"I think that's one of the reasons why the show works," Roloff said. "It's pretty real. It's pretty much just about our life. I'm grateful for the parents who have allowed their kids to be on TV because if that didn't happen, I don't know if we'd be on as long. It's important for my kids to have that regular, normal life, like any other kids."

Roloff knows the family lives in a reality show world where "Jon & Kate Plus 8" is now just "Kate Plus 8."

"I always contend there are problems to begin with even before TV even comes in there," Roloff said. "I think TV just brings them out more. It's like the door is open a little more. I think that's an added stress and frustration into whatever is happening in the family dynamic. Matt and I even have ups and downs. Part of that is just the season of life we're in, too. I would never say TV caused anything that's happening in my family or if it ever did."

Her speaking engagement Friday was a collaboration between Iowa Lakes Community College and Northwest Iowa Community College. She hopes the conference attendees leave with a better understanding of disabilities -- and a better outlook.

"Life does suck sometimes," she said. "That's OK as long as you don't stay in that attitude. Give yourself that break -- that 'yeah this is a hard day and I don't like what's happening to me.' OK, give yourself pity for a day or two.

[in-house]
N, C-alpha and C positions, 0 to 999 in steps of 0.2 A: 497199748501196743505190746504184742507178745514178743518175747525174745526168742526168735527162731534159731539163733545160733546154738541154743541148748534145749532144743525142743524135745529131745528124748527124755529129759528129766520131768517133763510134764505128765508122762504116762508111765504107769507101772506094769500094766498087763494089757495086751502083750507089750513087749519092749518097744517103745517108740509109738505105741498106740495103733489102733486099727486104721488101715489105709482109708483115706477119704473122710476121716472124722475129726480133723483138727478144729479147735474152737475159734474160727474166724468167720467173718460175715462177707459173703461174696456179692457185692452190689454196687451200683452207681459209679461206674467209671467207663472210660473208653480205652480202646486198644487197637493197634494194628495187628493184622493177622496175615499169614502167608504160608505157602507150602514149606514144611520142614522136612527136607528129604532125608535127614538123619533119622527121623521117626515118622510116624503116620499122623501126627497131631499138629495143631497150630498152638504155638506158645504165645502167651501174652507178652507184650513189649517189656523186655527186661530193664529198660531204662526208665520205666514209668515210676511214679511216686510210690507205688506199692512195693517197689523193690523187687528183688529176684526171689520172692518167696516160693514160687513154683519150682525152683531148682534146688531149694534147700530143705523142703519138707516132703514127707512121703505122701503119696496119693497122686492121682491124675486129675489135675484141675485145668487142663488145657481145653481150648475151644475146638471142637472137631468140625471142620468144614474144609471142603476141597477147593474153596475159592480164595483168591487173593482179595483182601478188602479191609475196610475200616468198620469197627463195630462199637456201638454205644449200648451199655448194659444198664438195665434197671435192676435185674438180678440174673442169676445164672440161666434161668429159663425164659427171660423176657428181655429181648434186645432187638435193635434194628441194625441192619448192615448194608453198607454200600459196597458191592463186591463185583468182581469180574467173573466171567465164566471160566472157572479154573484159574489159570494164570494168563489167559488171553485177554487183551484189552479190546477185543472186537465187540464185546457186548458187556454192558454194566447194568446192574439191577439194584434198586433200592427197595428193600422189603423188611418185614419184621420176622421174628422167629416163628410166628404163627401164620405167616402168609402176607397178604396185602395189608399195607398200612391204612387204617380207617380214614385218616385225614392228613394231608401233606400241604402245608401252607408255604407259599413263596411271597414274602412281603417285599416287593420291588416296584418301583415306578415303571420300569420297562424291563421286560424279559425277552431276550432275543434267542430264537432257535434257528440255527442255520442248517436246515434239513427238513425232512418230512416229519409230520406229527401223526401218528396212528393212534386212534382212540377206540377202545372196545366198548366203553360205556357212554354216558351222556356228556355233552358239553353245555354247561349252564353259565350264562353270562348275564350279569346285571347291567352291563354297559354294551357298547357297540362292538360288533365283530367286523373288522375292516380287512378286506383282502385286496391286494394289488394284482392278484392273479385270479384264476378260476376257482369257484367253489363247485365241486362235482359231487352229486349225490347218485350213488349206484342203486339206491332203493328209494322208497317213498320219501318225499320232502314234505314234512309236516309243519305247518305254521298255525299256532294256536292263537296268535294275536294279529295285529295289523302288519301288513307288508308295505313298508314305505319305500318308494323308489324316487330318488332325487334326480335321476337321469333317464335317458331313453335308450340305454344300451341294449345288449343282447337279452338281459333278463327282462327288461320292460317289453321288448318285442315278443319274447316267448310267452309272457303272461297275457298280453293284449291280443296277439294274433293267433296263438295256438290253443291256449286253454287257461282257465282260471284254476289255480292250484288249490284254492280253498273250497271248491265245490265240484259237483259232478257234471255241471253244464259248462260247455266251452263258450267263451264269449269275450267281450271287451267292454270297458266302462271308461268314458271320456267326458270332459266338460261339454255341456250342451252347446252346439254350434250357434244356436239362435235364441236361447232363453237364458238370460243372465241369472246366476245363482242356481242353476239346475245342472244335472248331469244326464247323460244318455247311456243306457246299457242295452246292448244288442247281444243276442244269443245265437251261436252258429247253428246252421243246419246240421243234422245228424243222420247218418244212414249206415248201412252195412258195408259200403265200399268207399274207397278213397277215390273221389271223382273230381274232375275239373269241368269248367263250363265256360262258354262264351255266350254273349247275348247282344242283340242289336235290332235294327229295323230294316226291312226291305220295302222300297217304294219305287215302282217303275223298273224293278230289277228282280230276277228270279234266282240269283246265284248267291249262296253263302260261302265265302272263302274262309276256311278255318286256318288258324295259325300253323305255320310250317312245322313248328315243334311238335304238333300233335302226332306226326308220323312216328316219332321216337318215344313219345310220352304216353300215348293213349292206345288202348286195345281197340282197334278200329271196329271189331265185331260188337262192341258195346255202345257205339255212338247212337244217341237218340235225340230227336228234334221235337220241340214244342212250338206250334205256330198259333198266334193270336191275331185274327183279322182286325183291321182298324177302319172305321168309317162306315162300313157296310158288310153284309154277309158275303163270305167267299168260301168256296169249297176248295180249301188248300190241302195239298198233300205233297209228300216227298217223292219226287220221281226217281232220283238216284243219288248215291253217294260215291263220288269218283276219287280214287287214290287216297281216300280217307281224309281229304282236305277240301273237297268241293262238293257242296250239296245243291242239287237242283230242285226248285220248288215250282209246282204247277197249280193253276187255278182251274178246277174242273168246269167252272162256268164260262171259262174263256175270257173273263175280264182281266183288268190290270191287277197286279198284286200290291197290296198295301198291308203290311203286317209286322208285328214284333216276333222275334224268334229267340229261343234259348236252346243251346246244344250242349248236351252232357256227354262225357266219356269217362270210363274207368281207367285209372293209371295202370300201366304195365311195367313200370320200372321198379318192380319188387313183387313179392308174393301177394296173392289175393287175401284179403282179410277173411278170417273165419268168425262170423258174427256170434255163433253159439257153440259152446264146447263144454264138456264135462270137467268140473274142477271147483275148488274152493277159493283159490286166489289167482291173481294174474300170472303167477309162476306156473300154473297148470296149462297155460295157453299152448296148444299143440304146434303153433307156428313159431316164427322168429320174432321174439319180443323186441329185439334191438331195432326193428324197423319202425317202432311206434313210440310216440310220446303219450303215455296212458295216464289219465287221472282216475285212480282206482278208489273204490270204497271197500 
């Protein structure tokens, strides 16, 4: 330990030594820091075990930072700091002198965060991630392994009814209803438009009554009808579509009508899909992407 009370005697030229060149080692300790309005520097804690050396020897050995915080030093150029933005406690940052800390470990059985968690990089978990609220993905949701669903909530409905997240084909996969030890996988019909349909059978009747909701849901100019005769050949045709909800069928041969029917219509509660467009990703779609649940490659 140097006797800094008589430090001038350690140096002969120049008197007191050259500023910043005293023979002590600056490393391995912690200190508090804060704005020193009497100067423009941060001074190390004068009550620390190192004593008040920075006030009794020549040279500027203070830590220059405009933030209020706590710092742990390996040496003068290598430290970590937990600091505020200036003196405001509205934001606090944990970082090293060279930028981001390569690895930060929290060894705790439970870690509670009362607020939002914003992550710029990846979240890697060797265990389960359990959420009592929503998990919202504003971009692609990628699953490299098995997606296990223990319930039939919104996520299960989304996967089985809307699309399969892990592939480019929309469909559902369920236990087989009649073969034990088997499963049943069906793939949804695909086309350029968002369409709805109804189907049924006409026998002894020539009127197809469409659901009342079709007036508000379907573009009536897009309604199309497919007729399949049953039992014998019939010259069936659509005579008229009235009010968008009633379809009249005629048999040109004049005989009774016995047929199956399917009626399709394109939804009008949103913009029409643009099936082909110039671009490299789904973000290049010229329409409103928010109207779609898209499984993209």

"Then get out of it. Continue on, the adventure is still happening."

You can read the full article here:

This article is more about Amy's speech at the conference:

Roloff Inspires

By Michael Tidemann - Staff Writer

Roloff vividly recalled in first grade when she refused to go to school. It was also the first day her mother was starting a new job. Her father came home from work and said something to her that has remained with her ever since.

"God doesn't make mistakes but there's a reason and a purpose that you're here," her father said.

"It keeps me focused," Roloff said of that message from her father. "It keeps me reminded."

She continues to tell her son Zach the same thing plus another message: "If you want to do something, go for it."

"Everyone has challenges. Everyone has obstacles they need to overcome," Roloff said. "It took me a while to understand that life is a beach. I love the journey. I love the adventure.

Listening to Amy Roloff for an hour and a half is like looking through a window into your own soul.

Roloff, whose family stars in the reality show "Little People Big World" on The Learning Channel, offered a very inspirational message to attendees at the Lakes Health Conference Friday in the Arrowwood Resort in Okoboji. For six seasons, viewers have seen the ups - and downs - of a family that lives a very normal life despite fact that Roloff and her husband and one of their children have dwarfishm.

"You could look at it as a burden or you could look at it as an opportunity," Roloff said, echoing that refrain throughout her remarks.

It's a message from which we all could learn.

While Roloff and her husband Matt and son Zach have successfully dealt with dwarfism, how many of us suffer from another smallness that may be even more difficult from which to extricate ourselves.